Wednesday, June 21, 2006

The Rise and Fall of CORBA

The Rise and Fall of CORBA is a good summary of how CORBA never gained general acceptance (Miscrosoft had competing standards, the specs and APIs were overly complex, spec discussions were bogged down in committees) and quickly died when Web Services emerged (MS championed their cause when they gave up on their own DCOM).

Finetix own Charles Alvarez co-authored the CORBA Persistence spec.

My thoughts on why CORBA died as quickly as it did:
  • To do mappings for anything but simple object structures was hard.
  • It took a very long time to standardize the basic API calls (don't get me started on BOA vs POA!) and services. In the mean time if you had used Iona's proprietary APIs then most of the time you couldn't be bothered to port your code to another vendors proprietary API (except when Iona tried to increase their license fees x10 in the early 00'!).
  • The CORBA protocol is binary. XML is at least semi-readable text, which makes it easier to debug. Of course text-based protocols are much slower, but nobody seems to have been able to agree yet on a binary version of XML for web services.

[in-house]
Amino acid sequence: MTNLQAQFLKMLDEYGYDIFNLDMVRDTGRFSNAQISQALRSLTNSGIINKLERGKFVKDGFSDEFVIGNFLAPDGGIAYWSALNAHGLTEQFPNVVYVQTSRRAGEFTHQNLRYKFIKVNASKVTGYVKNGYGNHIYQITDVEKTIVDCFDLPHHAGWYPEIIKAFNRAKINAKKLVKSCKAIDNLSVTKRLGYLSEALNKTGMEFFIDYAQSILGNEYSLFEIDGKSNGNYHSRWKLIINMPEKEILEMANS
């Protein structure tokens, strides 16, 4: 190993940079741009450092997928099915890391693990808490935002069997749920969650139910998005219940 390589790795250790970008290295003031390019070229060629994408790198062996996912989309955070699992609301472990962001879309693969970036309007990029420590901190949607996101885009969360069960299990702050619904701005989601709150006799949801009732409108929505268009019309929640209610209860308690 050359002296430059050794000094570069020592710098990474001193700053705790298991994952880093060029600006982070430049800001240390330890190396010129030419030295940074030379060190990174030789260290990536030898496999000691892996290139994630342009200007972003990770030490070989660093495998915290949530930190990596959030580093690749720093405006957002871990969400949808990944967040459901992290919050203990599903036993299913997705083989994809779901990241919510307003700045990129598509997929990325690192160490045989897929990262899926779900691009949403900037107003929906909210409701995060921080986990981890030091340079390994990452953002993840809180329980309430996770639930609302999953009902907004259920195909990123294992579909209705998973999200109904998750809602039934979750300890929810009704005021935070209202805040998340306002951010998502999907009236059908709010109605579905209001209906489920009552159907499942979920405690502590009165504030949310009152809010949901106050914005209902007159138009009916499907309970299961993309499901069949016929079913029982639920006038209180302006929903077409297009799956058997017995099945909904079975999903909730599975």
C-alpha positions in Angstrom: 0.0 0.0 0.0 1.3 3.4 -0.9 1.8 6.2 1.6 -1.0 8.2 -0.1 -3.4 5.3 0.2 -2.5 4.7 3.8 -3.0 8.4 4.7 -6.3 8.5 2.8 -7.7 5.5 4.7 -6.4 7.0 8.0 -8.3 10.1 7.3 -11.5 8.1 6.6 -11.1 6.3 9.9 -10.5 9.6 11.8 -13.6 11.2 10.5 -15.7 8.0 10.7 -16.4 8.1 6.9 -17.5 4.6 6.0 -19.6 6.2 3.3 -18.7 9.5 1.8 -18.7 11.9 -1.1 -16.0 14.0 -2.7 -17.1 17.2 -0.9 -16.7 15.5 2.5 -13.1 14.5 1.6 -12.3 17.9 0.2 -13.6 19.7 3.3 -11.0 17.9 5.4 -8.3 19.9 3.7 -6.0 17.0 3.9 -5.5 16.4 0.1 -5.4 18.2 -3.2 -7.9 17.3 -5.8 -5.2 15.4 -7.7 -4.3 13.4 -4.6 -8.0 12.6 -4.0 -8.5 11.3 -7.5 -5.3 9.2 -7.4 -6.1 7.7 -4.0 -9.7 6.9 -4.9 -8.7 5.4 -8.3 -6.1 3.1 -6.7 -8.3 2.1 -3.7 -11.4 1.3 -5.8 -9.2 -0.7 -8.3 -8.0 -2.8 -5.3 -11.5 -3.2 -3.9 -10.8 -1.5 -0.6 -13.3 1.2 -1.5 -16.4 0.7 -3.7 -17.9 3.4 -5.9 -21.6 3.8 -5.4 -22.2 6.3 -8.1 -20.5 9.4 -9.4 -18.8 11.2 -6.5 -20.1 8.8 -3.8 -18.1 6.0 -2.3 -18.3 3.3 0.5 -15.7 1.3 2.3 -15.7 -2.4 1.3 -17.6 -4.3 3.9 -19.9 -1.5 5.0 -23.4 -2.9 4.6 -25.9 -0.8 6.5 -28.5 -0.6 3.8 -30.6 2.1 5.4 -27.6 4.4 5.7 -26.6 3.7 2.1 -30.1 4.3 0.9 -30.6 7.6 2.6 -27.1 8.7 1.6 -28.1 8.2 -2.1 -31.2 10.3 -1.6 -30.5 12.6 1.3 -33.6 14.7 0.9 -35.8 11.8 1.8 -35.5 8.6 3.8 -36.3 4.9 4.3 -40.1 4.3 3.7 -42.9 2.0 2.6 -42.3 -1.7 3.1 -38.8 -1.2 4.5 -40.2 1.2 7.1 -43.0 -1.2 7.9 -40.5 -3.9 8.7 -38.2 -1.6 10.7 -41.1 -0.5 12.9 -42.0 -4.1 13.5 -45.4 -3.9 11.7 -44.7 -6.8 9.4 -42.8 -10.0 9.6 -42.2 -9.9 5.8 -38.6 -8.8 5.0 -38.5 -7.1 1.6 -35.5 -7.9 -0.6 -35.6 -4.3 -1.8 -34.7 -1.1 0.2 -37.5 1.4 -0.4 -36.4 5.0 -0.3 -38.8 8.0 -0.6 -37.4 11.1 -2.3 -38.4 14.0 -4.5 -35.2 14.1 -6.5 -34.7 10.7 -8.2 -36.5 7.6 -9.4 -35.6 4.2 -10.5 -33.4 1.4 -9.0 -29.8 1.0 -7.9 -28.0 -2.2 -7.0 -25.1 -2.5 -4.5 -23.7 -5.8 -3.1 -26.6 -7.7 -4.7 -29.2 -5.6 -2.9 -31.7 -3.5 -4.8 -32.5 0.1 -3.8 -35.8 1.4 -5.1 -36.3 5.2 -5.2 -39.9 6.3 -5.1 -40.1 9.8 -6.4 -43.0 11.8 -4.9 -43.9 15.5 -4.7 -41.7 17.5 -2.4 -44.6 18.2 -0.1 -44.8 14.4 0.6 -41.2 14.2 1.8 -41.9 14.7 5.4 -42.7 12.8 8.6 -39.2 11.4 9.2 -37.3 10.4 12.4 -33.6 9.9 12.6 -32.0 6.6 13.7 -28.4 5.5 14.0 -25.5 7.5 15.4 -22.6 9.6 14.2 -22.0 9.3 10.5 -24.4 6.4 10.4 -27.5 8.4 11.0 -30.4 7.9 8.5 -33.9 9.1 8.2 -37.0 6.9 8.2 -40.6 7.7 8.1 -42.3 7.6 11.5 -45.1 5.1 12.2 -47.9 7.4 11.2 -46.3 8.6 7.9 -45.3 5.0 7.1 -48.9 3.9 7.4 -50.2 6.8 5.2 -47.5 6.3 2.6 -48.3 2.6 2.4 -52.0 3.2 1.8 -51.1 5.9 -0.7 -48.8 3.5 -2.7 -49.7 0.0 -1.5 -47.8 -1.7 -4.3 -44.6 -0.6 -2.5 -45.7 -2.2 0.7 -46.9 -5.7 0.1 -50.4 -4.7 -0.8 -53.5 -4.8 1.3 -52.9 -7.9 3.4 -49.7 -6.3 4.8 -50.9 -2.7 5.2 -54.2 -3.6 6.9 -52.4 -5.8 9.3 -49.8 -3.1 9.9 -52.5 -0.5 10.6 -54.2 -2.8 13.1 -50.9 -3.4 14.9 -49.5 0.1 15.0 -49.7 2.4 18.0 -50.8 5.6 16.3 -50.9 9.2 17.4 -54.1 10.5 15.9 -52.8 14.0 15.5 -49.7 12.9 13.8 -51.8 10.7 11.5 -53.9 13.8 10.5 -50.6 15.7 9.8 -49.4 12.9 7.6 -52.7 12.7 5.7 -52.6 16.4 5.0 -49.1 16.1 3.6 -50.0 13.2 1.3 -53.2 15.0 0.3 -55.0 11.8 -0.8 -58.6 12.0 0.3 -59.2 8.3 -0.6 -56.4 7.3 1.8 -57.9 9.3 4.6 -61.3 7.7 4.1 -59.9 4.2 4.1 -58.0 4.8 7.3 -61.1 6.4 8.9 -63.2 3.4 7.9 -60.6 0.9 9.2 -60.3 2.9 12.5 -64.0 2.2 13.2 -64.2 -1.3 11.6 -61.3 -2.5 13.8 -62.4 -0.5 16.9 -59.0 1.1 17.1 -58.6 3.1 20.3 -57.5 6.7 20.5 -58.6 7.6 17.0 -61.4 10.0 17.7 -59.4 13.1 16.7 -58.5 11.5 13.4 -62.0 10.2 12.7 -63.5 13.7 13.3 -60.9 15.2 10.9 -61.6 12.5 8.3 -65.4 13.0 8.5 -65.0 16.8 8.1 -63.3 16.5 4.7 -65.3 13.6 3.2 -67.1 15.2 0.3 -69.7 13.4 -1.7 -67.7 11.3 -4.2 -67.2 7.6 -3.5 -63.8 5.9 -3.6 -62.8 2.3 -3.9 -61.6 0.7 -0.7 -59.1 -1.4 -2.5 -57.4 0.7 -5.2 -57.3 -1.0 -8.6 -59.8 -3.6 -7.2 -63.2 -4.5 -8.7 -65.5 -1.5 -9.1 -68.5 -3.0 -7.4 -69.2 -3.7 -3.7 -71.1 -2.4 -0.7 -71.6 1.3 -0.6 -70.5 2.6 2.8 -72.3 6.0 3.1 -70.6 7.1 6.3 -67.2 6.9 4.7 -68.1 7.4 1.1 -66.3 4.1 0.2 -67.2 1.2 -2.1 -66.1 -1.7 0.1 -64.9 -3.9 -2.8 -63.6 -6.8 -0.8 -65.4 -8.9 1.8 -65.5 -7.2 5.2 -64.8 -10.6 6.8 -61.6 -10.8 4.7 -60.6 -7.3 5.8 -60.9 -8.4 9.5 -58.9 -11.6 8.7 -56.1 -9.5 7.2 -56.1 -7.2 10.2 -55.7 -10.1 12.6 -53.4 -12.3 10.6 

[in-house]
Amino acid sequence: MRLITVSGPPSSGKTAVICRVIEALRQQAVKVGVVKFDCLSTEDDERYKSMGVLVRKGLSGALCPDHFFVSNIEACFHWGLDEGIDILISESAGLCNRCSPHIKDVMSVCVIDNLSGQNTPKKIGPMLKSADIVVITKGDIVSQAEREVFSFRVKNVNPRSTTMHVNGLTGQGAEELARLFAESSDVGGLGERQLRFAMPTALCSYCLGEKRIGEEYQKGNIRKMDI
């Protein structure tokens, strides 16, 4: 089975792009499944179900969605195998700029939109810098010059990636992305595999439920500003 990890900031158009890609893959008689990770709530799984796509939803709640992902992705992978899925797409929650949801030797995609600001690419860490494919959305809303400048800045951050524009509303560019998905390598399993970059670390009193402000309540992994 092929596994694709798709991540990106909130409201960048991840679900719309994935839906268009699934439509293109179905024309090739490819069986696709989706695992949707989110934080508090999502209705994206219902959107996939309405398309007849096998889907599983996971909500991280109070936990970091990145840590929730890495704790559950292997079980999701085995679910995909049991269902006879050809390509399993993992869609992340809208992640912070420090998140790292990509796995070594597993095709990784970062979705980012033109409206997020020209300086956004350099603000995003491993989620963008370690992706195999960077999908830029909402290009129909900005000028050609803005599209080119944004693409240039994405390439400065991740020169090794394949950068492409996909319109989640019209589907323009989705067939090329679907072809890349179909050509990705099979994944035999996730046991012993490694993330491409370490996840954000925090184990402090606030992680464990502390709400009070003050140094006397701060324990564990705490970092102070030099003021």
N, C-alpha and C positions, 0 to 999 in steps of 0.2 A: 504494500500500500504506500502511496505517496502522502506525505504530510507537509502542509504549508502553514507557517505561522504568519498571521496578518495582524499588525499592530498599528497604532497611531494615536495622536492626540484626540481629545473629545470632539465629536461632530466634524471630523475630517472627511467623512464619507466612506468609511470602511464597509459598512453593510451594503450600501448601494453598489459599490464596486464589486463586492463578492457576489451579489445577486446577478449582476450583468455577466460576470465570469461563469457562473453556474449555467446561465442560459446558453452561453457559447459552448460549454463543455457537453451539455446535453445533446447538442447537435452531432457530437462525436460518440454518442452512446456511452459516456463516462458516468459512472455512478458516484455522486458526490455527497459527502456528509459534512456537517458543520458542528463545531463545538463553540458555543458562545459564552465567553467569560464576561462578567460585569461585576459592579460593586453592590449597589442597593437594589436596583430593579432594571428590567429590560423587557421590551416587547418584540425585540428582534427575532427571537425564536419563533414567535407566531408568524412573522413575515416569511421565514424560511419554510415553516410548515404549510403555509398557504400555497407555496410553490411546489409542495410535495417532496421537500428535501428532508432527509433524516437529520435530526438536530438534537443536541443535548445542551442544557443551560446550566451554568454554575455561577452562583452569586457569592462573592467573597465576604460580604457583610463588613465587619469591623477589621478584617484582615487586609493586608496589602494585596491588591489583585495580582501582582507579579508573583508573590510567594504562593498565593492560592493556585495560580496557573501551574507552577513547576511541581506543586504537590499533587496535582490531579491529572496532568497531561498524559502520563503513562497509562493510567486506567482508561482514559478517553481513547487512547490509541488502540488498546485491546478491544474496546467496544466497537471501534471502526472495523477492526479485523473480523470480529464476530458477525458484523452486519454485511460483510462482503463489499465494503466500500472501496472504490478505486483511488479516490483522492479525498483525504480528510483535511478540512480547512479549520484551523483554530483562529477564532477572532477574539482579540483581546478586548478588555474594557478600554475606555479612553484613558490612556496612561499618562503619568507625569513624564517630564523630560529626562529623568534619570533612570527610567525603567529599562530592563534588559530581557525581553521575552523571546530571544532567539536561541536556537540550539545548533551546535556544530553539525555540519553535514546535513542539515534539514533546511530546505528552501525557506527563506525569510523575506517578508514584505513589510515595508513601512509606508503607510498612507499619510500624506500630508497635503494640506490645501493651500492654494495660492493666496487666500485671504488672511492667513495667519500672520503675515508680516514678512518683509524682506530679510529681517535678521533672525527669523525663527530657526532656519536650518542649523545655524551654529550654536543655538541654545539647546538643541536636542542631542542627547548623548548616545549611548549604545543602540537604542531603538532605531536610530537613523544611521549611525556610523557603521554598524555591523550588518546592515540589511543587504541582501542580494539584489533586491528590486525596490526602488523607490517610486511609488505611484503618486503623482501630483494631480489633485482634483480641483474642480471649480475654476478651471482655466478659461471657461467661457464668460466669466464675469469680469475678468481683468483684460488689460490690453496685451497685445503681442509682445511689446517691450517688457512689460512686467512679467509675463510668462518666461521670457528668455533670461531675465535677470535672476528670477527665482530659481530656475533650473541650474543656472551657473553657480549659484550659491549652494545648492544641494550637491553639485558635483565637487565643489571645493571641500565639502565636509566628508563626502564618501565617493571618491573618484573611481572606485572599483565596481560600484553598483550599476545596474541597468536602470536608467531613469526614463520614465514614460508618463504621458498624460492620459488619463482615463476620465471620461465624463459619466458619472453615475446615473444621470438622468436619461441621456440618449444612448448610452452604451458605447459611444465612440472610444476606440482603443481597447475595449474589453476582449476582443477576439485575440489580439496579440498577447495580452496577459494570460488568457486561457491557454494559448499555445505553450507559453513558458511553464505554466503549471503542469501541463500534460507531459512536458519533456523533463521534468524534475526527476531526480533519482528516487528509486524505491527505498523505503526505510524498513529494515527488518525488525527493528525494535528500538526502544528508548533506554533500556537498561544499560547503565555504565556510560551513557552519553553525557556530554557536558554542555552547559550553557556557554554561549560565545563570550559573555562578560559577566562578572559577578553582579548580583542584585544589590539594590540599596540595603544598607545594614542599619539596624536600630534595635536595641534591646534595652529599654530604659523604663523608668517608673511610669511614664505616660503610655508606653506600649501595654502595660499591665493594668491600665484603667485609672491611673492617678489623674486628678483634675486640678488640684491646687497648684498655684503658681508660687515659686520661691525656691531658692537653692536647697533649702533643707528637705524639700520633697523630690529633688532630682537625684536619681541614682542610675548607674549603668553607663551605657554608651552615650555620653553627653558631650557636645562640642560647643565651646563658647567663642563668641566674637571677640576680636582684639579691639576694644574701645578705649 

A couple of things I don't agree on the article author with:
  • Security. A number of CORBA vendors support the CSIv2 spec (part of J2EE 1.4 spec, supported by WebSphere and others since appservers use the CORBA on-the-wire protocol IIOP) or simply SSL wrappers.
  • While C# bindings were never officially specified (MS didn't support this effort) a couple of open source efforts did a good job at filling this need: IIOP.NET (which is really cool, allows you to call EJBs from .NET!) and Remoting.CORBA

No comments: